With the release of "1917," thought it would be fun to screen what many feel is the greatest anti-war film ever based on German writer Erick Maria Remarque's brilliant novel. The film was banned in many countries before and during WW2. It won the best picture Academy Award and was directed by Lewis Milestone, scripted by Maxwell Anderson (Key Largo, The Bad Seed), and photographed by the great Arthur Edeson (Casablanca, Maltese Falcon, Frankenstein, The Thief of Bagdad).
(1930) This is an English language film (made in America) adapted from a novel by German author Erich Maria Remarque. The film follows a group of German schoolboys, talked into enlisting at the beginning of World War 1 by their jingoistic teacher. The story is told entirely through the experiences of the young German recruits and highlights the tragedy of war through the eyes of individuals. As the boys witness death and mutilation all around them, any preconceptions about "the enemy" and the "rights and wrongs" of the conflict disappear, leaving them angry and bewildered. This is highlighted in the scene where Paul mortally wounds a French soldier and then weeps bitterly as he fights to save his life while trapped in a shell crater with the body. The film is not about heroism but about drudgery and futility and the gulf between the concept of war and the actuality.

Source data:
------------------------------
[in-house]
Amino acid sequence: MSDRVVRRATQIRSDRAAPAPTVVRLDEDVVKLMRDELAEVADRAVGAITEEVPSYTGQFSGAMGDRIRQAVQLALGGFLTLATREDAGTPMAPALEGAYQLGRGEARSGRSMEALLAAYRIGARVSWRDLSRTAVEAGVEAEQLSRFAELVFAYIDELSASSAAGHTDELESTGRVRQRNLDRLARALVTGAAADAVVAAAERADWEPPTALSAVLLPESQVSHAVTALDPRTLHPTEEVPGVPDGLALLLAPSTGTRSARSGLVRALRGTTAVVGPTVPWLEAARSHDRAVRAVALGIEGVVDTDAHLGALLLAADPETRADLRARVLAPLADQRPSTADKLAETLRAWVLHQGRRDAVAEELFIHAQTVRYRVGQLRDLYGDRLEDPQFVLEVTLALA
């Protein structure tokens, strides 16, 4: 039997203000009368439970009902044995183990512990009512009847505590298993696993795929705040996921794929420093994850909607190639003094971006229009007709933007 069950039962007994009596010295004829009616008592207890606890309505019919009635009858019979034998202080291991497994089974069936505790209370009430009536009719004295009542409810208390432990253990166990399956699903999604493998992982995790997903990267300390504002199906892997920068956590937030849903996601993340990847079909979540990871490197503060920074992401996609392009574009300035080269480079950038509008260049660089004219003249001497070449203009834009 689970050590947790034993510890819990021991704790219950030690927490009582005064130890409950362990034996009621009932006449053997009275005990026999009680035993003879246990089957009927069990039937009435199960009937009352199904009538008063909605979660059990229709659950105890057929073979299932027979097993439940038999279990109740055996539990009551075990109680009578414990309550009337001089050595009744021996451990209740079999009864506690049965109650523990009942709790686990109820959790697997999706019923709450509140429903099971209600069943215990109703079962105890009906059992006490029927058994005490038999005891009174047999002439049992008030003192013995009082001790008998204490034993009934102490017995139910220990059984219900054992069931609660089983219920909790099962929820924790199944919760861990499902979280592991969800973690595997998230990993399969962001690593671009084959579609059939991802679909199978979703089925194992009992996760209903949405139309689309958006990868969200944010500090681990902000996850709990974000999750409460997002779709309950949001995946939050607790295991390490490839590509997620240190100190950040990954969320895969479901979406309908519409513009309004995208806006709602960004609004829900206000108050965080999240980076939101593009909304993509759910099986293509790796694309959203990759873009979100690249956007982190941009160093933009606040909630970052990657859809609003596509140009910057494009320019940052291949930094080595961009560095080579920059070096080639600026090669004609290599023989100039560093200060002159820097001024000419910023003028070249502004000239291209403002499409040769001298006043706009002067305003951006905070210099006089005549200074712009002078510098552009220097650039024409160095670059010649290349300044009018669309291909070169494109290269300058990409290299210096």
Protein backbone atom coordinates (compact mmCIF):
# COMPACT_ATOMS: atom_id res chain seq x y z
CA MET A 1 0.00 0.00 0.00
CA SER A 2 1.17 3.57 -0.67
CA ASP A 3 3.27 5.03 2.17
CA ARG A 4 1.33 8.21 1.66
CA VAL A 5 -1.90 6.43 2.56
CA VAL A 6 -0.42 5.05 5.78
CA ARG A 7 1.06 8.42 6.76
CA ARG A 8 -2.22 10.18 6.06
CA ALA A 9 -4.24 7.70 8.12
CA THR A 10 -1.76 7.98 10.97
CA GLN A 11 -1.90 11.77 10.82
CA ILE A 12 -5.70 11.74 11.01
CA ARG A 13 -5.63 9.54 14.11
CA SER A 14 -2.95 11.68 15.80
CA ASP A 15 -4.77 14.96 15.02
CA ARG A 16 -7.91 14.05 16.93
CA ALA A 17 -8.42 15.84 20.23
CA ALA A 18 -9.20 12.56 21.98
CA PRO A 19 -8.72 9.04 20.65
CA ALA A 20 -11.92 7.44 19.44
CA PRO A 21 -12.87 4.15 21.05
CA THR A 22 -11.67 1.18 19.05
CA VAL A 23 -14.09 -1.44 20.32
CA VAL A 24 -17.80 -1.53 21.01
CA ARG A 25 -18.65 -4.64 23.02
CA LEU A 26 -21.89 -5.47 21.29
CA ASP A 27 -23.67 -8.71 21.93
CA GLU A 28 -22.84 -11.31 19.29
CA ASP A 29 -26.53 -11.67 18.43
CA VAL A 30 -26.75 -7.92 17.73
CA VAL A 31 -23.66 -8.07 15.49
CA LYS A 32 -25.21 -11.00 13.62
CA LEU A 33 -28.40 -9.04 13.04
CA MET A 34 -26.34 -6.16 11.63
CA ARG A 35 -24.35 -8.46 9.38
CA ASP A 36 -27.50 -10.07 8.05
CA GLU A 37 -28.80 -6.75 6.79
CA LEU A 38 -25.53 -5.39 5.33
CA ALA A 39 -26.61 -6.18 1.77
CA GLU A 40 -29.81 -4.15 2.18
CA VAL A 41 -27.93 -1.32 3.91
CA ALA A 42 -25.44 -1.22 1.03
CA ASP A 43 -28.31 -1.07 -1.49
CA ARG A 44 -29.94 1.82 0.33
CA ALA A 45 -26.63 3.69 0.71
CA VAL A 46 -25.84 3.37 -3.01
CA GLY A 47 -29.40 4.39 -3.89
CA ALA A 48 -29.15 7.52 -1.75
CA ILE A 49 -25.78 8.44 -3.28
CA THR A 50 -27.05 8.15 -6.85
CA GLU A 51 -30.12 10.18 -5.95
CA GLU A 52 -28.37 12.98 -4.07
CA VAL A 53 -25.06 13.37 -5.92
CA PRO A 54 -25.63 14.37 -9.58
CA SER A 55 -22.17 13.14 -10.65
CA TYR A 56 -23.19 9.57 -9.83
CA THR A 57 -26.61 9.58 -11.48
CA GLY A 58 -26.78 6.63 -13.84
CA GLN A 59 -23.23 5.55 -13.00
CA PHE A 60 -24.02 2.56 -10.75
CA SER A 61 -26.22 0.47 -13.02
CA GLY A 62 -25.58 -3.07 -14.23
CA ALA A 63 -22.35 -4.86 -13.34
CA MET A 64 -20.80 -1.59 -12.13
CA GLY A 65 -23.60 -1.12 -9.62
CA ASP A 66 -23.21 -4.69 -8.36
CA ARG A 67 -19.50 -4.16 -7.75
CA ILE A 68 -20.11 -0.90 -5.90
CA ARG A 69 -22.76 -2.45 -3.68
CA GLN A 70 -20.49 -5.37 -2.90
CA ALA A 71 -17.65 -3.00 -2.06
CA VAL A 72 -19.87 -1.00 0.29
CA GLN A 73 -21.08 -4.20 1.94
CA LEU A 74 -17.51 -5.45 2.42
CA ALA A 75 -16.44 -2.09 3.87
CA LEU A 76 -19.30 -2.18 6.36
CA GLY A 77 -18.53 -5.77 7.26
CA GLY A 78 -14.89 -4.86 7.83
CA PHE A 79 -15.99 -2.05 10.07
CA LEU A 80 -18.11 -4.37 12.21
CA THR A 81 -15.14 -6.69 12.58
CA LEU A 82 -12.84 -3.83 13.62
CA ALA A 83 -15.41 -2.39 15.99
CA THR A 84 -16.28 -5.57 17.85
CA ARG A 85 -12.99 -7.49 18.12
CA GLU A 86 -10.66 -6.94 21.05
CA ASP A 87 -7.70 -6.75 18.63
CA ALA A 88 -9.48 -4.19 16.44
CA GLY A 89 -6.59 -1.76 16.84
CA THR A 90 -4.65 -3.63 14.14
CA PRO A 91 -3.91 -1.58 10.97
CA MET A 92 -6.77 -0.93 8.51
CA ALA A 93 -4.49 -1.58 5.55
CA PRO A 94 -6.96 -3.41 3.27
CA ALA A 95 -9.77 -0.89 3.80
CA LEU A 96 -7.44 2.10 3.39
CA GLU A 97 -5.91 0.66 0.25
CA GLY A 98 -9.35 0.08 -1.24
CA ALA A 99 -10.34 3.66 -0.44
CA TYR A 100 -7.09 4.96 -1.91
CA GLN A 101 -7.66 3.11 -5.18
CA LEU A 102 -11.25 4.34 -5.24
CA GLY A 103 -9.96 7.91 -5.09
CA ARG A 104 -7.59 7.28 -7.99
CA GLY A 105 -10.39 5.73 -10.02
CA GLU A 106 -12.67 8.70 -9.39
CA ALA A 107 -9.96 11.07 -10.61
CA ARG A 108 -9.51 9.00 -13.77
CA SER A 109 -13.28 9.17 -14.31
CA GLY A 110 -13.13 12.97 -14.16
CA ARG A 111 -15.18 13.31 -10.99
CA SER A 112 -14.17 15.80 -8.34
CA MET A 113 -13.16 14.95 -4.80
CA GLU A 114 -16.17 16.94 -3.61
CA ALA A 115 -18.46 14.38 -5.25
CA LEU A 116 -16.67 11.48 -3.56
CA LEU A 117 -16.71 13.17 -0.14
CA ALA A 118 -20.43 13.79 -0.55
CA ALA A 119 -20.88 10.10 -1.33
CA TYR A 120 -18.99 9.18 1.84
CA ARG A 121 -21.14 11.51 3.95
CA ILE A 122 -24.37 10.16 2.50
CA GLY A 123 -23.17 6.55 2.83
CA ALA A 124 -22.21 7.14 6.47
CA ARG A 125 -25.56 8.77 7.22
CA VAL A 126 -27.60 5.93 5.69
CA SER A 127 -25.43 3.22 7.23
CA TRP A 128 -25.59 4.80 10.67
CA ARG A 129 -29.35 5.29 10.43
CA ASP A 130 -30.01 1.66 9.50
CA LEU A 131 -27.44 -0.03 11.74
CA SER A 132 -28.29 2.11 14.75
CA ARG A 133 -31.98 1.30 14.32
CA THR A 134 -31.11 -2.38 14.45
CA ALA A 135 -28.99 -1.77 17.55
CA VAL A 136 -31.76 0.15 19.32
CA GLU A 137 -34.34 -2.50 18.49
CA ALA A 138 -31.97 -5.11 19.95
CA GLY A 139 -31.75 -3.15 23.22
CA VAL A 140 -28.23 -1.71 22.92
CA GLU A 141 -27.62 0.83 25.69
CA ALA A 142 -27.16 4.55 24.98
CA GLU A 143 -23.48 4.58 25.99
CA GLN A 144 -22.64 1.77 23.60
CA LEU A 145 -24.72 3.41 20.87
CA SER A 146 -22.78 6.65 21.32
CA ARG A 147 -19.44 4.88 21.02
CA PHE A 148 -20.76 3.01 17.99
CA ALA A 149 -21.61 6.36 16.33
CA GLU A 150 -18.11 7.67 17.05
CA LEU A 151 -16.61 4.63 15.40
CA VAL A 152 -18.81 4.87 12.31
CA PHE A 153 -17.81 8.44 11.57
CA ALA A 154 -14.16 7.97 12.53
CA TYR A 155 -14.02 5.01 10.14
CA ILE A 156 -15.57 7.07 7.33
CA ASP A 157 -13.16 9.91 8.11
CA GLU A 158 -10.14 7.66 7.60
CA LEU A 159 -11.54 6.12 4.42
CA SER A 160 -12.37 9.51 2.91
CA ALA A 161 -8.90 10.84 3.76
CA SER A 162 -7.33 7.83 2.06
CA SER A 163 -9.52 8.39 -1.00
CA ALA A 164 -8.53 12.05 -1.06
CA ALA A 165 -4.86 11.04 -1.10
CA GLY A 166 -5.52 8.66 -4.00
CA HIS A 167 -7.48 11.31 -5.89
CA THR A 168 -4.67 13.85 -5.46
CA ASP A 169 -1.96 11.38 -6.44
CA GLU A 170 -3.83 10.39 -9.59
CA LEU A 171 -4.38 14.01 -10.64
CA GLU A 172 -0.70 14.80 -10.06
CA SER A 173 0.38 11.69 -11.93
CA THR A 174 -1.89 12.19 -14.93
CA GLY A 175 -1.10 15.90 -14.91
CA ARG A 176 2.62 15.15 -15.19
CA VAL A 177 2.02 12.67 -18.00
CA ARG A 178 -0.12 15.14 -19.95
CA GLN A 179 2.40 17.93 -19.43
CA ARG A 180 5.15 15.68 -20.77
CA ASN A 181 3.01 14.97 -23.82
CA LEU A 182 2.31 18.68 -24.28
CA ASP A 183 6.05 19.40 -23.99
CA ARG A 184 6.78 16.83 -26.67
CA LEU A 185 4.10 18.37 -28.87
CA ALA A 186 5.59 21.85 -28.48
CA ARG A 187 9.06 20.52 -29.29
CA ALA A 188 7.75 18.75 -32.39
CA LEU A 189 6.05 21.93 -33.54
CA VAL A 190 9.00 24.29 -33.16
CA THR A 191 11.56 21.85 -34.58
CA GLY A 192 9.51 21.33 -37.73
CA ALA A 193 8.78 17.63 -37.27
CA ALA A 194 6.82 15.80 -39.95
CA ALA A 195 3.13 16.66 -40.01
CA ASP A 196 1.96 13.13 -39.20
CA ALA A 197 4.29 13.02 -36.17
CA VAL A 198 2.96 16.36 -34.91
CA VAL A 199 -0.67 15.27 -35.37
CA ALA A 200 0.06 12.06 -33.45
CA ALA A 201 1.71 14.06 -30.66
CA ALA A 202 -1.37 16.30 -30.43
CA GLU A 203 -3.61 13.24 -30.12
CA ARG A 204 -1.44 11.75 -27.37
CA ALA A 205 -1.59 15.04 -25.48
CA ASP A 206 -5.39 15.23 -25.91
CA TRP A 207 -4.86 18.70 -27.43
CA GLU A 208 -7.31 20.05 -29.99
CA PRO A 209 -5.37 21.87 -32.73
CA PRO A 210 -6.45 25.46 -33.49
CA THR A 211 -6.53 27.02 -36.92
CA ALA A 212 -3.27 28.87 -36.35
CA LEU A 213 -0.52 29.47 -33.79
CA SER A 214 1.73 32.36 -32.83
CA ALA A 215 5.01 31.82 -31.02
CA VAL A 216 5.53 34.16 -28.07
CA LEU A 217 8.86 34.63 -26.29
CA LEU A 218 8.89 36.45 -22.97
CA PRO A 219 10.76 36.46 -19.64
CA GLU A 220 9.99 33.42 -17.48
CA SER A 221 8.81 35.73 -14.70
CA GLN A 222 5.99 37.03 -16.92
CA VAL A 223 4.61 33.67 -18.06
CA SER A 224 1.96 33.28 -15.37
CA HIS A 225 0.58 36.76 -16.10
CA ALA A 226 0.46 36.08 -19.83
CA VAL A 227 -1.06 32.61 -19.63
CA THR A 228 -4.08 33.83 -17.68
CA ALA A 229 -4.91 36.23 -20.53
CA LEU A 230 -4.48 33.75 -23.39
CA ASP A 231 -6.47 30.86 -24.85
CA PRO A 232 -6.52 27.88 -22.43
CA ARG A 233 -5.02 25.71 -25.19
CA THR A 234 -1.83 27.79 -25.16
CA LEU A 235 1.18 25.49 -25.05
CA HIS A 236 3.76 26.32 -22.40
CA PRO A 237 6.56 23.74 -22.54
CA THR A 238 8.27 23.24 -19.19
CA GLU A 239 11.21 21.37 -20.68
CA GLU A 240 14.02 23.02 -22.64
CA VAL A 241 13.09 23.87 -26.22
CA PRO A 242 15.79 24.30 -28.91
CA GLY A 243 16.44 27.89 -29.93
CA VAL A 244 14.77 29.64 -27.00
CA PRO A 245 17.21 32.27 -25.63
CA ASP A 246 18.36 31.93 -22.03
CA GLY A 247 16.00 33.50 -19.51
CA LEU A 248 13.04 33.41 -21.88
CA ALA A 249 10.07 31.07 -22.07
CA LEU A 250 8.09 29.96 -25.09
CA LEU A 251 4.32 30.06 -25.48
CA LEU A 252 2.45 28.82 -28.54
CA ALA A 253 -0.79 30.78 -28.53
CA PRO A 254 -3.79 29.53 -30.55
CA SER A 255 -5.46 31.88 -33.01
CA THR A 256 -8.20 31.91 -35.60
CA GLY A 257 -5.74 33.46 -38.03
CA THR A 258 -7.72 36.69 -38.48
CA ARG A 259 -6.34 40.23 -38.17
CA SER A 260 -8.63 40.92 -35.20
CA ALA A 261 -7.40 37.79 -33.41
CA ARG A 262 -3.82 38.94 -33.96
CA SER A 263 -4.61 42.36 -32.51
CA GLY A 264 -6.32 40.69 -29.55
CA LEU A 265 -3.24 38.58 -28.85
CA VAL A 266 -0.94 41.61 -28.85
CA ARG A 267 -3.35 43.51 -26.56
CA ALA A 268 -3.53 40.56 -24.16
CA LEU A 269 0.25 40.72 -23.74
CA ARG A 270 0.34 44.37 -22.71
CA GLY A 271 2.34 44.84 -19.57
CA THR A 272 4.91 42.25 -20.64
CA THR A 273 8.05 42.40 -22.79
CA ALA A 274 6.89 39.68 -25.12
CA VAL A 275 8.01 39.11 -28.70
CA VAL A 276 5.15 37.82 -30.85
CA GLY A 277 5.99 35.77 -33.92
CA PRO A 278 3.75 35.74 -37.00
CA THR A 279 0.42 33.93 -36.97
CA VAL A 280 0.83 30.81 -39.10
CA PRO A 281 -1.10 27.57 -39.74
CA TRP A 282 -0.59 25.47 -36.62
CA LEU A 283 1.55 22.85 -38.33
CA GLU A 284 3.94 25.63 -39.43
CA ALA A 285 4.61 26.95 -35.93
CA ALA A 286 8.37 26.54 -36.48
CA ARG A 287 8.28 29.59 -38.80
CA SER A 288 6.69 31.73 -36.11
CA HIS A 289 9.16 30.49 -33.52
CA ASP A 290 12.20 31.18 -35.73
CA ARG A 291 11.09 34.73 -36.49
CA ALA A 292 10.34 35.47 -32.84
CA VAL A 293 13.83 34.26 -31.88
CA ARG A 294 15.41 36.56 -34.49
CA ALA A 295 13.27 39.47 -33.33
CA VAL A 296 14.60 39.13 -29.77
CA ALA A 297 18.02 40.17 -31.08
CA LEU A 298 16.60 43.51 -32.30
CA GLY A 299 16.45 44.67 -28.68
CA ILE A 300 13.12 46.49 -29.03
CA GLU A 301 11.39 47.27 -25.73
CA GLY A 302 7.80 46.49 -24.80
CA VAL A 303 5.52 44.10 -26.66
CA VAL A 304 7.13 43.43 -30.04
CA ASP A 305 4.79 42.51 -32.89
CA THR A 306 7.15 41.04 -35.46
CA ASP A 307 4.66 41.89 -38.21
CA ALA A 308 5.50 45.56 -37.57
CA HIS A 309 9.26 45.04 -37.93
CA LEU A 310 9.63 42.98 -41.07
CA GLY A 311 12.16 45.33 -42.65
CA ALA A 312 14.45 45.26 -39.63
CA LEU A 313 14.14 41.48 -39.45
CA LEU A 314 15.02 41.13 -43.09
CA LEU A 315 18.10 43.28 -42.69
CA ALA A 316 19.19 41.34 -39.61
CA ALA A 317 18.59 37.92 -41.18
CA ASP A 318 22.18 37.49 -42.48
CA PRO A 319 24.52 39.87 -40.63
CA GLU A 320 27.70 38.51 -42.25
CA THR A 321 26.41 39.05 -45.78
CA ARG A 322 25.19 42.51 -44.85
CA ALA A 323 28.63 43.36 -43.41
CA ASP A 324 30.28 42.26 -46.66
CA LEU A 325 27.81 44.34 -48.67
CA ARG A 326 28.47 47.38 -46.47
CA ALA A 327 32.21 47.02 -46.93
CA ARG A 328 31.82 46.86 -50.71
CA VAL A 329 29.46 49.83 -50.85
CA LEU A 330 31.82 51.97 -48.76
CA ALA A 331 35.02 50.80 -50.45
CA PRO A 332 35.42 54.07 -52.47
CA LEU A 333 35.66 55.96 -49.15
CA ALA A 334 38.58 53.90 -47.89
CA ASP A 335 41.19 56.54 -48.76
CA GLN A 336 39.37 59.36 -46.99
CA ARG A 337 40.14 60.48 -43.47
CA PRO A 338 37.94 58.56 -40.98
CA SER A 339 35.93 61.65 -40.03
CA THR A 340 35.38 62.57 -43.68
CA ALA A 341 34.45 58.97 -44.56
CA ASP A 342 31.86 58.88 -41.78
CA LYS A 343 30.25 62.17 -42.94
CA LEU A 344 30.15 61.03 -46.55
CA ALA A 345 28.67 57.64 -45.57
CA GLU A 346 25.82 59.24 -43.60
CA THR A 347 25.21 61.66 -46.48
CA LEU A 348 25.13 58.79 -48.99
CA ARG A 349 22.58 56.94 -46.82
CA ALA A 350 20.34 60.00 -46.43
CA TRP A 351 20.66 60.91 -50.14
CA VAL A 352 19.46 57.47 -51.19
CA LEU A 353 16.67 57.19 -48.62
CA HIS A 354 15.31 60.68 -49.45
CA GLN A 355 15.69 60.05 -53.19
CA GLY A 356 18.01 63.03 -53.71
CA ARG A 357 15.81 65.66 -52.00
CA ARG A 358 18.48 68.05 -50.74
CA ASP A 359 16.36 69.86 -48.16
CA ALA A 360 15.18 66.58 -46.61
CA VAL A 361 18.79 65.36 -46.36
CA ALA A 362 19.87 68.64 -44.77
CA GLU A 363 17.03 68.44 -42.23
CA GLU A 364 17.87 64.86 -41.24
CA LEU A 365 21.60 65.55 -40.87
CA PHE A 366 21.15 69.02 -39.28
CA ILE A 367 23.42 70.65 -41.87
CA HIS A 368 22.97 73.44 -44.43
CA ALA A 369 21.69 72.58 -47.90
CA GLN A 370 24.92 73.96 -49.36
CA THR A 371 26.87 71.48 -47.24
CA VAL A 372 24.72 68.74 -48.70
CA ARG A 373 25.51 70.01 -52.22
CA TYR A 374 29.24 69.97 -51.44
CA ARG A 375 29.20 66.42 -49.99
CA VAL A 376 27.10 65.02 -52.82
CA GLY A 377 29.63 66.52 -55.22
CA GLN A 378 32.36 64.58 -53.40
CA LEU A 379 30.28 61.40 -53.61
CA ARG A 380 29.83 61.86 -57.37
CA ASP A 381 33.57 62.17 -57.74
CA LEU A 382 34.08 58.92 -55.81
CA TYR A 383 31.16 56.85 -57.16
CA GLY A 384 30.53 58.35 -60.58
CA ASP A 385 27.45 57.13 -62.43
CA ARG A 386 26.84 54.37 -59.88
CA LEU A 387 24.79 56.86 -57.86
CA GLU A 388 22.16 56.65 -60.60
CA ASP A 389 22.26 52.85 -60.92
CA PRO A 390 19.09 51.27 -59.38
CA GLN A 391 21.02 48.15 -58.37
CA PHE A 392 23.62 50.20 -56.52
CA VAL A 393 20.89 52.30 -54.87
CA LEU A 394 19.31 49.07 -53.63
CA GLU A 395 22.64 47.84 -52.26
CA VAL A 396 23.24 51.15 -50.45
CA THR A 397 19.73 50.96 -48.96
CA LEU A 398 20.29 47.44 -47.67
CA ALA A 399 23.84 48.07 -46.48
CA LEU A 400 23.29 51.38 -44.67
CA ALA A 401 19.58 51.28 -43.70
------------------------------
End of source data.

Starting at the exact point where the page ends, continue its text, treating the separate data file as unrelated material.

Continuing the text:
* SPECIAL NOTE: Since we're screening on a Monday, the posse is planning to meet at Matt Murphy's at 5:00 PM for drinks and FREE OYSTERS. It's a short walk from the screening: at 14 Harvard St in Brookline Village. They serve free oysters from 5-7 PM on Mondays. Try to get there before 6 PM when it starts filling up for dinner (or RSVP to J-P and we'll hold a seat for you). A great little bar, well worth the trip.